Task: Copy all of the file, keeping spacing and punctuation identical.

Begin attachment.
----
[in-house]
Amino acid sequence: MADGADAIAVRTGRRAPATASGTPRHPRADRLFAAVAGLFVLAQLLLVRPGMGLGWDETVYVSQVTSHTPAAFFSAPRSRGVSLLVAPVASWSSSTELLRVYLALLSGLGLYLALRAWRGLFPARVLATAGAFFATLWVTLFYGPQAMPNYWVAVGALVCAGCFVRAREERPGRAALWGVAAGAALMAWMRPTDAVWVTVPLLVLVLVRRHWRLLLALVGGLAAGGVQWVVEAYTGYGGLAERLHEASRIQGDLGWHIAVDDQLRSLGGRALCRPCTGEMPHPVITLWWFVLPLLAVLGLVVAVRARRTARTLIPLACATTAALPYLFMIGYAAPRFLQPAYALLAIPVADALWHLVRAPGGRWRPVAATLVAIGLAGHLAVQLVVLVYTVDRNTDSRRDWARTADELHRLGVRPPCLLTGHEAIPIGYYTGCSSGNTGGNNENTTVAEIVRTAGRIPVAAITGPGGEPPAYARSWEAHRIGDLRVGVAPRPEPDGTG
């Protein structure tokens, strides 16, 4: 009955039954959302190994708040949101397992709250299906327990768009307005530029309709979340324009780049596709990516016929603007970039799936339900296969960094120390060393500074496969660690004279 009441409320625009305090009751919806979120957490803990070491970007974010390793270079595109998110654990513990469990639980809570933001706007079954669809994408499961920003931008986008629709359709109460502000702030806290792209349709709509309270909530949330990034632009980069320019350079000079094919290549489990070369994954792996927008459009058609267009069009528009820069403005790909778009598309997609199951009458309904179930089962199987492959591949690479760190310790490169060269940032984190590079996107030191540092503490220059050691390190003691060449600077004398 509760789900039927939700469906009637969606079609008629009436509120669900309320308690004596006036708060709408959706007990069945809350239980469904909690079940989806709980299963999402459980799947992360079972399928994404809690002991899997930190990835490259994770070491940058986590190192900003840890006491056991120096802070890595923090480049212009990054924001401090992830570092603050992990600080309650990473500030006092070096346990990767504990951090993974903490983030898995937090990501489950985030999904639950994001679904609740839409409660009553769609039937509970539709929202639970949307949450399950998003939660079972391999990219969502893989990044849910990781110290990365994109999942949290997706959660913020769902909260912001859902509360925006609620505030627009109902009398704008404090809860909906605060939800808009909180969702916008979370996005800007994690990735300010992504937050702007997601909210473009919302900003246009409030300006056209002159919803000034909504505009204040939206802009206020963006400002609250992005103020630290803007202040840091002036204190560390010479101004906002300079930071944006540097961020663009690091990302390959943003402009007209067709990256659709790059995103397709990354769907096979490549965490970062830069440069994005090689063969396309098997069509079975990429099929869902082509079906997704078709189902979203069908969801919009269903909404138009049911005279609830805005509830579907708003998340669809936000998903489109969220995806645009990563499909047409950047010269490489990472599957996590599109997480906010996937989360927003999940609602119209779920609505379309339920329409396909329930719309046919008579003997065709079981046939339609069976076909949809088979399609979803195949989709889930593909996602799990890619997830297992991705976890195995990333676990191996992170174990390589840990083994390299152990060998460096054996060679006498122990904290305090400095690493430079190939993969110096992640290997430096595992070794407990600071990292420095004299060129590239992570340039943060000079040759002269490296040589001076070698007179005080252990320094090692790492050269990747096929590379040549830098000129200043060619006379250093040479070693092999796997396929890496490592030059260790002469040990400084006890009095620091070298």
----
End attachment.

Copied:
[in-house]
Amino acid sequence: MADGADAIAVRTGRRAPATASGTPRHPRADRLFAAVAGLFVLAQLLLVRPGMGLGWDETVYVSQVTSHTPAAFFSAPRSRGVSLLVAPVASWSSSTELLRVYLALLSGLGLYLALRAWRGLFPARVLATAGAFFATLWVTLFYGPQAMPNYWVAVGALVCAGCFVRAREERPGRAALWGVAAGAALMAWMRPTDAVWVTVPLLVLVLVRRHWRLLLALVGGLAAGGVQWVVEAYTGYGGLAERLHEASRIQGDLGWHIAVDDQLRSLGGRALCRPCTGEMPHPVITLWWFVLPLLAVLGLVVAVRARRTARTLIPLACATTAALPYLFMIGYAAPRFLQPAYALLAIPVADALWHLVRAPGGRWRPVAATLVAIGLAGHLAVQLVVLVYTVDRNTDSRRDWARTADELHRLGVRPPCLLTGHEAIPIGYYTGCSSGNTGGNNENTTVAEIVRTAGRIPVAAITGPGGEPPAYARSWEAHRIGDLRVGVAPRPEPDGTG
């Protein structure tokens, strides 16, 4: 009955039954959302190994708040949101397992709250299906327990768009307005530029309709979340324009780049596709990516016929603007970039799936339900296969960094120390060393500074496969660690004279 009441409320625009305090009751919806979120957490803990070491970007974010390793270079595109998110654990513990469990639980809570933001706007079954669809994408499961920003931008986008629709359709109460502000702030806290792209349709709509309270909530949330990034632009980069320019350079000079094919290549489990070369994954792996927008459009058609267009069009528009820069403005790909778009598309997609199951009458309904179930089962199987492959591949690479760190310790490169060269940032984190590079996107030191540092503490220059050691390190003691060449600077004398 509760789900039927939700469906009637969606079609008629009436509120669900309320308690004596006036708060709408959706007990069945809350239980469904909690079940989806709980299963999402459980799947992360079972399928994404809690002991899997930190990835490259994770070491940058986590190192900003840890006491056991120096802070890595923090480049212009990054924001401090992830570092603050992990600080309650990473500030006092070096346990990767504990951090993974903490983030898995937090990501489950985030999904639950994001679904609740839409409660009553769609039937509970539709929202639970949307949450399950998003939660079972391999990219969502893989990044849910990781110290990365994109999942949290997706959660913020769902909260912001859902509360925006609620505030627009109902009398704008404090809860909906605060939800808009909180969702916008979370996005800007994690990735300010992504937050702007997601909210473009919302900003246009409030300006056209002159919803000034909504505009204040939206802009206020963006400002609250992005103020630290803007202040840091002036204190560390010479101004906002300079930071944006540097961020663009690091990302390959943003402009007209067709990256659709790059995103397709990354769907096979490549965490970062830069440069994005090689063969396309098997069509079975990429099929869902082509079906997704078709189902979203069908969801919009269903909404138009049911005279609830805005509830579907708003998340669809936000998903489109969220995806645009990563499909047409950047010269490489990472599957996590599109997480906010996937989360927003999940609602119209779920609505379309339920329409396909329930719309046919008579003997065709079981046939339609069976076909949809088979399609979803195949989709889930593909996602799990890619997830297992991705976890195995990333676990191996992170174990390589840990083994390299152990060998460096054996060679006498122990904290305090400095690493430079190939993969110096992640290997430096595992070794407990600071990292420095004299060129590239992570340039943060000079040759002269490296040589001076070698007179005080252990320094090692790492050269990747096929590379040549830098000129200043060619006379250093040479070693092999796997396929890496490592030059260790002469040990400084006890009095620091070298």